“That the Canadian Government failed to make public such significant results is an affront to the scientific and international community (especially the Alaskan and Russian authorities since many of the samples were caught in Southeast Alaska and the Bering Sea),” said Staniford, co-author of ‘A Stain Upon the Sea’. “Wild salmon do not respect international boundaries – with B.C. sockeye, chum, chinook, pink and coho salmon migrating throughout the Pacific Ocean mingling with wild salmon stocks from Japan, Russia, Alaska, Washington, Oregon and California. The Canadian Prime Minister, Stephen Harper, will have some serious explaining to do when he next meets Russia’s Prime Minister Vladimir Putin, Japan’s Prime Minister Yoshihiko Noda and President Obama of the United States.
GAAIA today wrote to the Canadian Government demanding an independent investigation and resignations.
“Heads should roll over this,” said Staniford. “DFO staff who buried this report should resign including the head of the Pacific Biological Station, the Pacific Region’s Director of Science and the Minister of Fisheries. The failure of DFO to submit this vital report to the Cohen Commission earlier this year when Dr. Simon Jones testified (September 6) is criminal. This report found the deadly ISA virus in 100% of the Fraser River’s Cultus Lake sockeye tested yet DFO kept it secret from Justice Cohen and the Canadian public who are paying for this $25 million judicial inquiry.”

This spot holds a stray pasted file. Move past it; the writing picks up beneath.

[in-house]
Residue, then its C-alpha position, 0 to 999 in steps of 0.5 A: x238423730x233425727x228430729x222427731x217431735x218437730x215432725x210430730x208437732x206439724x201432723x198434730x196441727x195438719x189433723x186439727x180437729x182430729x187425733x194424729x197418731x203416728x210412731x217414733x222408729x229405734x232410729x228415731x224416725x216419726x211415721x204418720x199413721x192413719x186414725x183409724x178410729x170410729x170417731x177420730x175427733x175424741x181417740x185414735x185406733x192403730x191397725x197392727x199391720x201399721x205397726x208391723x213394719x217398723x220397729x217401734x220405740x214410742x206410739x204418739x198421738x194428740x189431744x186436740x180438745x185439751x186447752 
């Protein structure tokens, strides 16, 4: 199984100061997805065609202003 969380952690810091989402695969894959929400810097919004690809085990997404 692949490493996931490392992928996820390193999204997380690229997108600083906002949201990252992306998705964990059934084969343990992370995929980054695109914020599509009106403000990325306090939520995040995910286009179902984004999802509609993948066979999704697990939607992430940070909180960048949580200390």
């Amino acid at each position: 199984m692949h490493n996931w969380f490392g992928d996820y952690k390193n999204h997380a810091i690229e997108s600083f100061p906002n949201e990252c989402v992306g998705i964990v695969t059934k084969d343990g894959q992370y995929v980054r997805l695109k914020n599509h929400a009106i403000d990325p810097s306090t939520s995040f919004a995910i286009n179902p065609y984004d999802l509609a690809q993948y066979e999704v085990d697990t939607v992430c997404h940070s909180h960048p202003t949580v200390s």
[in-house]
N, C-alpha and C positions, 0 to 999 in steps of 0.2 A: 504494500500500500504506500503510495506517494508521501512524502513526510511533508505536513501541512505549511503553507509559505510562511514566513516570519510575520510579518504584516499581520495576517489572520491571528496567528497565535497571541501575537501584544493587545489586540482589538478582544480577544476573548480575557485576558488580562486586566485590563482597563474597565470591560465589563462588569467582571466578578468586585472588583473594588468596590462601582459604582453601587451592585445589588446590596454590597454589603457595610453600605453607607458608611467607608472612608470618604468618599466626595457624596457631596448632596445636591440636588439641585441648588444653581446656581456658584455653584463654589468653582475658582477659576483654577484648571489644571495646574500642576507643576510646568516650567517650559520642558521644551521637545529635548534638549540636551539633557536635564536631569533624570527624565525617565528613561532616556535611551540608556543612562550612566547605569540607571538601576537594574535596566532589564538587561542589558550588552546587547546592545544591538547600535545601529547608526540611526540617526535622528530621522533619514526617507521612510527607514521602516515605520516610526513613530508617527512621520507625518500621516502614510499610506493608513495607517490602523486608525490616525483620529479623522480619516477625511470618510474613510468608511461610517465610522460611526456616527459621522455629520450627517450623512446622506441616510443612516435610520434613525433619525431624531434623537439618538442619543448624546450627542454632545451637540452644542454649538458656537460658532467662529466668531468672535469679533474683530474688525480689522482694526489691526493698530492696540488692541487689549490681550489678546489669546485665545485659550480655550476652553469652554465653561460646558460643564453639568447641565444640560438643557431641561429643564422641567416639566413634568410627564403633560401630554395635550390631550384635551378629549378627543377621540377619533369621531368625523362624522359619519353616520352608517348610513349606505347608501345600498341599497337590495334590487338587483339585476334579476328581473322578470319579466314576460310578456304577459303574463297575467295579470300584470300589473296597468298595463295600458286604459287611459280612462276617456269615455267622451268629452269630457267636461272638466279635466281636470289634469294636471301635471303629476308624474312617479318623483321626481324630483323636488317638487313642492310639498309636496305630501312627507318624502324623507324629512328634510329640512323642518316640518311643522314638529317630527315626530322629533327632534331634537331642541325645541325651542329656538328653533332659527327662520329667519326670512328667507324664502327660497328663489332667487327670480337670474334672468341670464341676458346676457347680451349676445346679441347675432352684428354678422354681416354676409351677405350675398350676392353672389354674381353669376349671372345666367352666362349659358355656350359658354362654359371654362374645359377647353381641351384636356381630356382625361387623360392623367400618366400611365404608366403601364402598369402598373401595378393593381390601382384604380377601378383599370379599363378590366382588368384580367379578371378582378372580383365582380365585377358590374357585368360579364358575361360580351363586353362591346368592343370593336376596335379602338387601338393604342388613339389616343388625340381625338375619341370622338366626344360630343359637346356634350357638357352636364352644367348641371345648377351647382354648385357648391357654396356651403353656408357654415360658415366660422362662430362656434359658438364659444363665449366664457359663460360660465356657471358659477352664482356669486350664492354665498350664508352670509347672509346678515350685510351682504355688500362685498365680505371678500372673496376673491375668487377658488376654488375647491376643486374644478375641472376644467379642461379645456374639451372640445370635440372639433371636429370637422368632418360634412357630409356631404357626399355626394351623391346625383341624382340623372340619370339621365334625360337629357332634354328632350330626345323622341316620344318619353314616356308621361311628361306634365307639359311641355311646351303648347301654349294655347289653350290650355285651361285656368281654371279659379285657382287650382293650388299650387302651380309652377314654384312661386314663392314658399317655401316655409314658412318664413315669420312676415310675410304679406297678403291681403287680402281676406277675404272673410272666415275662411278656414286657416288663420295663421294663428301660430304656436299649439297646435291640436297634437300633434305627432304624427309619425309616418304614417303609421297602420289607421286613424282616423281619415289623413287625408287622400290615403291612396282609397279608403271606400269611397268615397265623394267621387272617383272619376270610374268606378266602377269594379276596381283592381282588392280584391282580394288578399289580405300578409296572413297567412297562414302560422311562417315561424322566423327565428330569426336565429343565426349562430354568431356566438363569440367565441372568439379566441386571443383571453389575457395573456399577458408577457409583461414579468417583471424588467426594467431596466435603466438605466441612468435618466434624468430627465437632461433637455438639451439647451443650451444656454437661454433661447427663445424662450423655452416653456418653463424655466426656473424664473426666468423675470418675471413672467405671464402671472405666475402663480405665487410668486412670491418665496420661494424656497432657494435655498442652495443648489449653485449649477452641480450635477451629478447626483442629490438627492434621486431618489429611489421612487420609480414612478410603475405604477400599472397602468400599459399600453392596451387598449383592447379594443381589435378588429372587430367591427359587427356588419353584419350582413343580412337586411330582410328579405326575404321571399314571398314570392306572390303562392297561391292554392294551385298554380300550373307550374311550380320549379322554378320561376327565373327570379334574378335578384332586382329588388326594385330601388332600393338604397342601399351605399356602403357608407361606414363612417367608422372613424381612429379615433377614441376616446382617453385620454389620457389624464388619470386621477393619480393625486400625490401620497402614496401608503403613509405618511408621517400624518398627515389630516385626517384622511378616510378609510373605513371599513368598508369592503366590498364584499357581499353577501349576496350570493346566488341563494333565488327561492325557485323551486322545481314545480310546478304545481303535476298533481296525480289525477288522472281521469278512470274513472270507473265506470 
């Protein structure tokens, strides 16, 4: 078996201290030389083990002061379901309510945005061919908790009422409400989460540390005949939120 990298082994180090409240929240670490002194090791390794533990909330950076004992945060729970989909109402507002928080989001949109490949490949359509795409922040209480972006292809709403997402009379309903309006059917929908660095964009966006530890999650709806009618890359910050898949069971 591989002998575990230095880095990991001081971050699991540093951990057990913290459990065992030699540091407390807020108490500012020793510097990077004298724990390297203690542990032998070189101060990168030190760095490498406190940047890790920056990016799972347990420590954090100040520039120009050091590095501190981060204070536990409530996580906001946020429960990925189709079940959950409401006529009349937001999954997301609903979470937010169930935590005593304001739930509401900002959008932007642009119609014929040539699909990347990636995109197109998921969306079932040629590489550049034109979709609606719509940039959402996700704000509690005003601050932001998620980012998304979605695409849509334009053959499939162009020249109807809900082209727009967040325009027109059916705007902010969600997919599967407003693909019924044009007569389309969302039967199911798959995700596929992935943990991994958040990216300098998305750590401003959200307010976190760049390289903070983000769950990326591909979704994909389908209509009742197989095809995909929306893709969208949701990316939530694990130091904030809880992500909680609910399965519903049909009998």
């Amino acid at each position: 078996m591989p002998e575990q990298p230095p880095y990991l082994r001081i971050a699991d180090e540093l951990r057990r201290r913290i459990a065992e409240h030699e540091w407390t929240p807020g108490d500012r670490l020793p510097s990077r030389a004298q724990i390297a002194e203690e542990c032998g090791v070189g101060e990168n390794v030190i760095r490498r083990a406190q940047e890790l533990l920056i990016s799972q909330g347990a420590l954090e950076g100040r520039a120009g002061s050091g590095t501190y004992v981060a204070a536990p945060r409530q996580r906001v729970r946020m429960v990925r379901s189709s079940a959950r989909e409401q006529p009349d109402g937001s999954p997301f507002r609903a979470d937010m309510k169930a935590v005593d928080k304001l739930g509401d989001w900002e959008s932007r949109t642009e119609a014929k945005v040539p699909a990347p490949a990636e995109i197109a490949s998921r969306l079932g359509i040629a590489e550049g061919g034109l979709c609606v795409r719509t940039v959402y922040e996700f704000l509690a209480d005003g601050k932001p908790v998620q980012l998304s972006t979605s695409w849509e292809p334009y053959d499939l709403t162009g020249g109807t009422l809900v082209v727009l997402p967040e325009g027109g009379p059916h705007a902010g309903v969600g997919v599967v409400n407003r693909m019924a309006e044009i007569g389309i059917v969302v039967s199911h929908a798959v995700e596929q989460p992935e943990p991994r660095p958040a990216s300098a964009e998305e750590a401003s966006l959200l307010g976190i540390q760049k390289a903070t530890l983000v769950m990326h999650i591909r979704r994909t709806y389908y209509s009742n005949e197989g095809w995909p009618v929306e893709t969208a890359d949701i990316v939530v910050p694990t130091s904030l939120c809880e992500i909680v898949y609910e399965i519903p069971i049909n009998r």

Fishyleaks is of the view that it is in the overriding public interest for a Canadian Government report – funded by the taxpayer - to be made freely available publicly without delay and without a gagging order. Lawyers and participants with standing at the Cohen Commission are obliged to keep documents private and were forced to sign an ‘Undertaking of Confidentiality’. Fishyleaks feels that it is an insult to the public, who are footing the $25 million bill for this judicial inquiry, to be expected to wait until December 15-16 when the evidentiary hearing on ISA takes place in Vancouver (details online here- more background here).
Read more details via “Fishyleaks: Canadian Cover-Up on Infectious Salmon Virus”
“Chronology of a Cover-Up in Canada: ISA in British Columbia” (November 25)
“Positively Negative - How the CFIA Failed to Defuse ISA in BC” (November 9)
“ISA Spreads to Fraser River Chinook and Chum Salmon; European strain in Coho; Confirmed in Sockeye” (November 2)
“Fishyleaks: ISA reported in coho salmon in the Fraser River” (October 31)
“Nightmare on the Fraser River” (October 31)
“The Man With the Smoking Gun” (October 24)
“ISA – Diary of Disease Disaster” (October 2011)
“Fish Farmageddon – The Infectious Salmon Aquacalypse” (August 2011)
Notes to Editors: